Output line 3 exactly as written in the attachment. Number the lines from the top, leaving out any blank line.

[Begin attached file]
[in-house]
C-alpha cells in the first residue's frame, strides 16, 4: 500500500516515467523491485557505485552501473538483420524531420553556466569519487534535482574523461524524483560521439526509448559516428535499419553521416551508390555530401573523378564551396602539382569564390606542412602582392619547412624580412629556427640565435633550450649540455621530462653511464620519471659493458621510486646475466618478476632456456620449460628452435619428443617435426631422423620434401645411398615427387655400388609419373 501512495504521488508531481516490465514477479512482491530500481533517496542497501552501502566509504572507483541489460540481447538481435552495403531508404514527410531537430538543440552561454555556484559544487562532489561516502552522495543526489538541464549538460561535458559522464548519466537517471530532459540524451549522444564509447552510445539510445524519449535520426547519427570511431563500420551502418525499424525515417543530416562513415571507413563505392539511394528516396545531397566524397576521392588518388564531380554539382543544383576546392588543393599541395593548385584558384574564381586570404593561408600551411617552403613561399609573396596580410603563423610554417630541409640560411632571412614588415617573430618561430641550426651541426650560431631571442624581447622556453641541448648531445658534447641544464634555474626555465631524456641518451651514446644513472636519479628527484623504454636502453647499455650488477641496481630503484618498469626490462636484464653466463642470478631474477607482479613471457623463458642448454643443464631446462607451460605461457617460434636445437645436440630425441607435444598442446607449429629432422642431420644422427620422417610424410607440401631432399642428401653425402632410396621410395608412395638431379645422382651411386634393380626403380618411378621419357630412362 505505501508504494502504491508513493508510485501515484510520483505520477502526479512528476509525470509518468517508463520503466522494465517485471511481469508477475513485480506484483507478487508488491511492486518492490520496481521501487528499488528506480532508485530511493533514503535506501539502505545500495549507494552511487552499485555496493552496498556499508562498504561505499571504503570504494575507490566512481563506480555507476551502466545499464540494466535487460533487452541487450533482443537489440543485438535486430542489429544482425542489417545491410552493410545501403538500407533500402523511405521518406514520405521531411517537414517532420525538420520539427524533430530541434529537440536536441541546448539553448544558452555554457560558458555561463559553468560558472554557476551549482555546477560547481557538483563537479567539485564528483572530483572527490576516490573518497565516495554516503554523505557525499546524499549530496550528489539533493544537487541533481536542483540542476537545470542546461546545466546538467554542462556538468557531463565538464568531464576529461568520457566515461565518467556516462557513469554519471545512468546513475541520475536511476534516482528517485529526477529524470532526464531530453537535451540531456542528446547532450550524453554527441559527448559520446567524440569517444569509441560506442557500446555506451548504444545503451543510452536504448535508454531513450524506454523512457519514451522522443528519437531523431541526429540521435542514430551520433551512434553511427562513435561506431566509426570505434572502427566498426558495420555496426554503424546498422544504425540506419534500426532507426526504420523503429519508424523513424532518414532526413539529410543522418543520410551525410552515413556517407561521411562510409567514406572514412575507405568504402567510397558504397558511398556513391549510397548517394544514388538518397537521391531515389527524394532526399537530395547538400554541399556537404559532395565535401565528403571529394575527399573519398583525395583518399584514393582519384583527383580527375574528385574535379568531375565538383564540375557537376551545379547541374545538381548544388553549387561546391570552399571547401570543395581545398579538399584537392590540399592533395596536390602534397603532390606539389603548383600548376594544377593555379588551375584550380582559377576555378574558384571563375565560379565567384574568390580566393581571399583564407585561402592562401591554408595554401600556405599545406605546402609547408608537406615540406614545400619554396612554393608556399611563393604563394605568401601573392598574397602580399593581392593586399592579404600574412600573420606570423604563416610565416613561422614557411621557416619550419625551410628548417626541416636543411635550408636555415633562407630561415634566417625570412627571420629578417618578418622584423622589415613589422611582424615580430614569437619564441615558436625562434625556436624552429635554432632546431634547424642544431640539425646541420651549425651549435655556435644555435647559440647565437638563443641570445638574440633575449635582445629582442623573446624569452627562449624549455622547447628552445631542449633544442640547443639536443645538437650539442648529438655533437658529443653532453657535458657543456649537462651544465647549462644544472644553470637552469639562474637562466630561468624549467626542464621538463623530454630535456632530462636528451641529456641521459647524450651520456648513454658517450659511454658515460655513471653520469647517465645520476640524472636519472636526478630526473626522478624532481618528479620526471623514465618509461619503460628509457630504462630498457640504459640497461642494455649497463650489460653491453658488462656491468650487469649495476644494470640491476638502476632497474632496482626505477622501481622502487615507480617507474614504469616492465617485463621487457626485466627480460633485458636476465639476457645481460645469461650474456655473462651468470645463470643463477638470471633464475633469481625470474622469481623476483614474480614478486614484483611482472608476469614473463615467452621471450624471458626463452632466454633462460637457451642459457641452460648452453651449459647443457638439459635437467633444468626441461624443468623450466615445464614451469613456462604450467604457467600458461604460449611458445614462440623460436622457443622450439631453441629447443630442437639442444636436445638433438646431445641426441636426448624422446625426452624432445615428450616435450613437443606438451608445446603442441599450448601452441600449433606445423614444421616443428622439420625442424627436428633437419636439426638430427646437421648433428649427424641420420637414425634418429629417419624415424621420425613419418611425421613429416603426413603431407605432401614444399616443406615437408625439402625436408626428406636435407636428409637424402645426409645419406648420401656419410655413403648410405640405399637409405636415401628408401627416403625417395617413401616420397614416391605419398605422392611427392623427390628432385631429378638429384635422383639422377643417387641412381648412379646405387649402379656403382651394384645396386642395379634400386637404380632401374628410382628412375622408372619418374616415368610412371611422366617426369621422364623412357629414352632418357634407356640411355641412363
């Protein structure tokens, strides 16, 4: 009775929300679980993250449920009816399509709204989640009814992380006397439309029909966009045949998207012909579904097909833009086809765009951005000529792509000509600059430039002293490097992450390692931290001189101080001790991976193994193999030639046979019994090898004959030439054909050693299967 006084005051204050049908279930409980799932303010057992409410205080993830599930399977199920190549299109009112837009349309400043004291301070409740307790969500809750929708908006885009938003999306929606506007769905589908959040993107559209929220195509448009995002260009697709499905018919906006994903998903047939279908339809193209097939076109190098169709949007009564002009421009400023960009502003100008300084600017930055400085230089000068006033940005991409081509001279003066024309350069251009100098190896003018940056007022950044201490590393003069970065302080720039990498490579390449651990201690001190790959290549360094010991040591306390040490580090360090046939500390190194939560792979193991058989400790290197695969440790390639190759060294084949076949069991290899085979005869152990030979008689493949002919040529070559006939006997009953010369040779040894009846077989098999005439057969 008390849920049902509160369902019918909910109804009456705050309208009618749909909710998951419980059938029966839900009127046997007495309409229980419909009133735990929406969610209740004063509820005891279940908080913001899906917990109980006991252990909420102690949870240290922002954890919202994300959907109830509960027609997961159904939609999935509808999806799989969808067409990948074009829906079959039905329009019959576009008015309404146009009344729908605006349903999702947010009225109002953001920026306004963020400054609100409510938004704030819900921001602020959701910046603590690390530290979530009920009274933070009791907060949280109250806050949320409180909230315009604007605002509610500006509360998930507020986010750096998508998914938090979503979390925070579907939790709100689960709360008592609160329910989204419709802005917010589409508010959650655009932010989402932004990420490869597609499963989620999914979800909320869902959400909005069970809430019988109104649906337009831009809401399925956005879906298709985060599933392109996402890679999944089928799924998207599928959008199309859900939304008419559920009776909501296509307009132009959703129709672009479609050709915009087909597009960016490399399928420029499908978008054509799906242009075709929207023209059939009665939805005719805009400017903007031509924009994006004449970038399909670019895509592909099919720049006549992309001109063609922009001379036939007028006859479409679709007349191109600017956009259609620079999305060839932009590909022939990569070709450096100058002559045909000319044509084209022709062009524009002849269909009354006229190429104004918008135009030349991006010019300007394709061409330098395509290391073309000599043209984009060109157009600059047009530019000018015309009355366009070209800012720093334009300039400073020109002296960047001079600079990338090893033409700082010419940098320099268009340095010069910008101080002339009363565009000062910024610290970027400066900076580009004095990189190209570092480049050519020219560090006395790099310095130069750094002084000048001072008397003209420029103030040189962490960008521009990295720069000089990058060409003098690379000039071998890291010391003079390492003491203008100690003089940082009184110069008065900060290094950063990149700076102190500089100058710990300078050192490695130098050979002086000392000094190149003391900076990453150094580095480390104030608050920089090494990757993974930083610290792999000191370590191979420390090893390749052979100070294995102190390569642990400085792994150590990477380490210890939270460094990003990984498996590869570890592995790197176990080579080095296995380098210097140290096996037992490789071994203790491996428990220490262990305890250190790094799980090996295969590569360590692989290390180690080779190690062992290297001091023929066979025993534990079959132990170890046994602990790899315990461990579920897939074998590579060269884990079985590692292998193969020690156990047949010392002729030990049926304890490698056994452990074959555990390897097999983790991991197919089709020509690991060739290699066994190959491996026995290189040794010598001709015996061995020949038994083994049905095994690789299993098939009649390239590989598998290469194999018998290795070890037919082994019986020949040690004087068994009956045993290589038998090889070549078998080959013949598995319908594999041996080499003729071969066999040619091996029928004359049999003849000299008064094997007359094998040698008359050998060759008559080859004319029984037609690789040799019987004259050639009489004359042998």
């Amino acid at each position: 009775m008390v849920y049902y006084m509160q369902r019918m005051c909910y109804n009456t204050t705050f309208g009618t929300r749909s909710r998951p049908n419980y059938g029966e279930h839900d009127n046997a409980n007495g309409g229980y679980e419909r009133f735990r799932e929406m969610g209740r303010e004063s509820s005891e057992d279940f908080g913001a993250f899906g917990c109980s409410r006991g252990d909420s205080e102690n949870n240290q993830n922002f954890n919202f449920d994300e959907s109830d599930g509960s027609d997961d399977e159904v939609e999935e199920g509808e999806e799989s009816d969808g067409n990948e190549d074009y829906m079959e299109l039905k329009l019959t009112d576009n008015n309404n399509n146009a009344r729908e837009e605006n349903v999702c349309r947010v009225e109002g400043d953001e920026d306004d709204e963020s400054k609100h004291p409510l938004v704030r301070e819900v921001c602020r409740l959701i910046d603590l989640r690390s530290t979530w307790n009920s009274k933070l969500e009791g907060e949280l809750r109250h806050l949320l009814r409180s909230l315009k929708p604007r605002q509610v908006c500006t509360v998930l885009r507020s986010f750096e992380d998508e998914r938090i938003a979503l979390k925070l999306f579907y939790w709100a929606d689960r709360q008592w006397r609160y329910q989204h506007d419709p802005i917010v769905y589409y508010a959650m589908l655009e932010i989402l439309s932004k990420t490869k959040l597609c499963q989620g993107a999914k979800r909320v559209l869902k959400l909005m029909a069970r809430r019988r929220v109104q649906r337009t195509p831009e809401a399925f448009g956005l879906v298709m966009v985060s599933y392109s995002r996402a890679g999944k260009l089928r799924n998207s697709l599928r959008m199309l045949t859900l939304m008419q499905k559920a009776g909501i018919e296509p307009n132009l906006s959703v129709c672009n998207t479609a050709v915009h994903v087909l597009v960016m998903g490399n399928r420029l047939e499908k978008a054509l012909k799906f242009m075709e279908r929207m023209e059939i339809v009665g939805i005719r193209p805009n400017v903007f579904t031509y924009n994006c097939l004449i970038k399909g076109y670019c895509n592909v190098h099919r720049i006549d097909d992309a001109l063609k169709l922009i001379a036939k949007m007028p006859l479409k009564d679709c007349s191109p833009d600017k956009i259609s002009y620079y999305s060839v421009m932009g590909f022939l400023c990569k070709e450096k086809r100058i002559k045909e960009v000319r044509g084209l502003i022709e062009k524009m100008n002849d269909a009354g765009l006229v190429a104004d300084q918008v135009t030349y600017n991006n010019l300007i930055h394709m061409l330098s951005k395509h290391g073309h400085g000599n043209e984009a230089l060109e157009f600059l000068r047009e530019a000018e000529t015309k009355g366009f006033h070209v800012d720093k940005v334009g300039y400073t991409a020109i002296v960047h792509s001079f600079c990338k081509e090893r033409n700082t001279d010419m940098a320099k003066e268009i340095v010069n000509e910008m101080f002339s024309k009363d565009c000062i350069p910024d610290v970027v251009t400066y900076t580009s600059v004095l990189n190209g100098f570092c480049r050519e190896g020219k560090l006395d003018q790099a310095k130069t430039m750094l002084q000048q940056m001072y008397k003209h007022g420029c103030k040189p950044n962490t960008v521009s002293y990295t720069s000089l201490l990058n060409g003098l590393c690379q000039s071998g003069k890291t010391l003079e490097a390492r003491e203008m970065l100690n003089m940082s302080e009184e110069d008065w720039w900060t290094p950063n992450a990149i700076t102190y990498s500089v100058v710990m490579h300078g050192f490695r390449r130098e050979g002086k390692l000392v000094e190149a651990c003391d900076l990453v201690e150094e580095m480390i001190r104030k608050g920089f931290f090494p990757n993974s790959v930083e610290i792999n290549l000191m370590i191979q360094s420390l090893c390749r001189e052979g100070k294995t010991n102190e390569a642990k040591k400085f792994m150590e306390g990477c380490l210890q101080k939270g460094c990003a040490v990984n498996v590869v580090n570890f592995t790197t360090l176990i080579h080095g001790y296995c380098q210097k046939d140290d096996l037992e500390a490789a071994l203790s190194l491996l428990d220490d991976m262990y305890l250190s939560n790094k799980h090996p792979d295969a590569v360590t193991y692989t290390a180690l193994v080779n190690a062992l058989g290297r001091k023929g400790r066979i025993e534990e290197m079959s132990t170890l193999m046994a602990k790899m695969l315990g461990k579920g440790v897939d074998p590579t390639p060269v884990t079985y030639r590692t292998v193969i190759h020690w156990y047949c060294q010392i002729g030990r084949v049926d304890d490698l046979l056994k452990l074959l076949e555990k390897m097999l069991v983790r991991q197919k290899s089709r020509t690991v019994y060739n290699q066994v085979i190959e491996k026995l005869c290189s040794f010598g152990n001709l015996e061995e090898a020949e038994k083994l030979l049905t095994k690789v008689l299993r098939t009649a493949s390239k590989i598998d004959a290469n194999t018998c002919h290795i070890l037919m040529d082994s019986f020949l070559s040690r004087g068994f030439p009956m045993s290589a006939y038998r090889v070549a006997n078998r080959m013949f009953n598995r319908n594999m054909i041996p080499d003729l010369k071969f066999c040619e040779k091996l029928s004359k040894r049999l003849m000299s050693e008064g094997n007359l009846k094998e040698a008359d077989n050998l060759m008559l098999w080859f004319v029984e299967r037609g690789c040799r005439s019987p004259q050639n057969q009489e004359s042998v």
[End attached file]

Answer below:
């Protein structure tokens, strides 16, 4: 009775929300679980993250449920009816399509709204989640009814992380006397439309029909966009045949998207012909579904097909833009086809765009951005000529792509000509600059430039002293490097992450390692931290001189101080001790991976193994193999030639046979019994090898004959030439054909050693299967 006084005051204050049908279930409980799932303010057992409410205080993830599930399977199920190549299109009112837009349309400043004291301070409740307790969500809750929708908006885009938003999306929606506007769905589908959040993107559209929220195509448009995002260009697709499905018919906006994903998903047939279908339809193209097939076109190098169709949007009564002009421009400023960009502003100008300084600017930055400085230089000068006033940005991409081509001279003066024309350069251009100098190896003018940056007022950044201490590393003069970065302080720039990498490579390449651990201690001190790959290549360094010991040591306390040490580090360090046939500390190194939560792979193991058989400790290197695969440790390639190759060294084949076949069991290899085979005869152990030979008689493949002919040529070559006939006997009953010369040779040894009846077989098999005439057969 008390849920049902509160369902019918909910109804009456705050309208009618749909909710998951419980059938029966839900009127046997007495309409229980419909009133735990929406969610209740004063509820005891279940908080913001899906917990109980006991252990909420102690949870240290922002954890919202994300959907109830509960027609997961159904939609999935509808999806799989969808067409990948074009829906079959039905329009019959576009008015309404146009009344729908605006349903999702947010009225109002953001920026306004963020400054609100409510938004704030819900921001602020959701910046603590690390530290979530009920009274933070009791907060949280109250806050949320409180909230315009604007605002509610500006509360998930507020986010750096998508998914938090979503979390925070579907939790709100689960709360008592609160329910989204419709802005917010589409508010959650655009932010989402932004990420490869597609499963989620999914979800909320869902959400909005069970809430019988109104649906337009831009809401399925956005879906298709985060599933392109996402890679999944089928799924998207599928959008199309859900939304008419559920009776909501296509307009132009959703129709672009479609050709915009087909597009960016490399399928420029499908978008054509799906242009075709929207023209059939009665939805005719805009400017903007031509924009994006004449970038399909670019895509592909099919720049006549992309001109063609922009001379036939007028006859479409679709007349191109600017956009259609620079999305060839932009590909022939990569070709450096100058002559045909000319044509084209022709062009524009002849269909009354006229190429104004918008135009030349991006010019300007394709061409330098395509290391073309000599043209984009060109157009600059047009530019000018015309009355366009070209800012720093334009300039400073020109002296960047001079600079990338090893033409700082010419940098320099268009340095010069910008101080002339009363565009000062910024610290970027400066900076580009004095990189190209570092480049050519020219560090006395790099310095130069750094002084000048001072008397003209420029103030040189962490960008521009990295720069000089990058060409003098690379000039071998890291010391003079390492003491203008100690003089940082009184110069008065900060290094950063990149700076102190500089100058710990300078050192490695130098050979002086000392000094190149003391900076990453150094580095480390104030608050920089090494990757993974930083610290792999000191370590191979420390090893390749052979100070294995102190390569642990400085792994150590990477380490210890939270460094990003990984498996590869570890592995790197176990080579080095296995380098210097140290096996037992490789071994203790491996428990220490262990305890250190790094799980090996295969590569360590692989290390180690080779190690062992290297001091023929066979025993534990079959132990170890046994602990790899315990461990579920897939074998590579060269884990079985590692292998193969020690156990047949010392002729030990049926304890490698056994452990074959555990390897097999983790991991197919089709020509690991060739290699066994190959491996026995290189040794010598001709015996061995020949038994083994049905095994690789299993098939009649390239590989598998290469194999018998290795070890037919082994019986020949040690004087068994009956045993290589038998090889070549078998080959013949598995319908594999041996080499003729071969066999040619091996029928004359049999003849000299008064094997007359094998040698008359050998060759008559080859004319029984037609690789040799019987004259050639009489004359042998």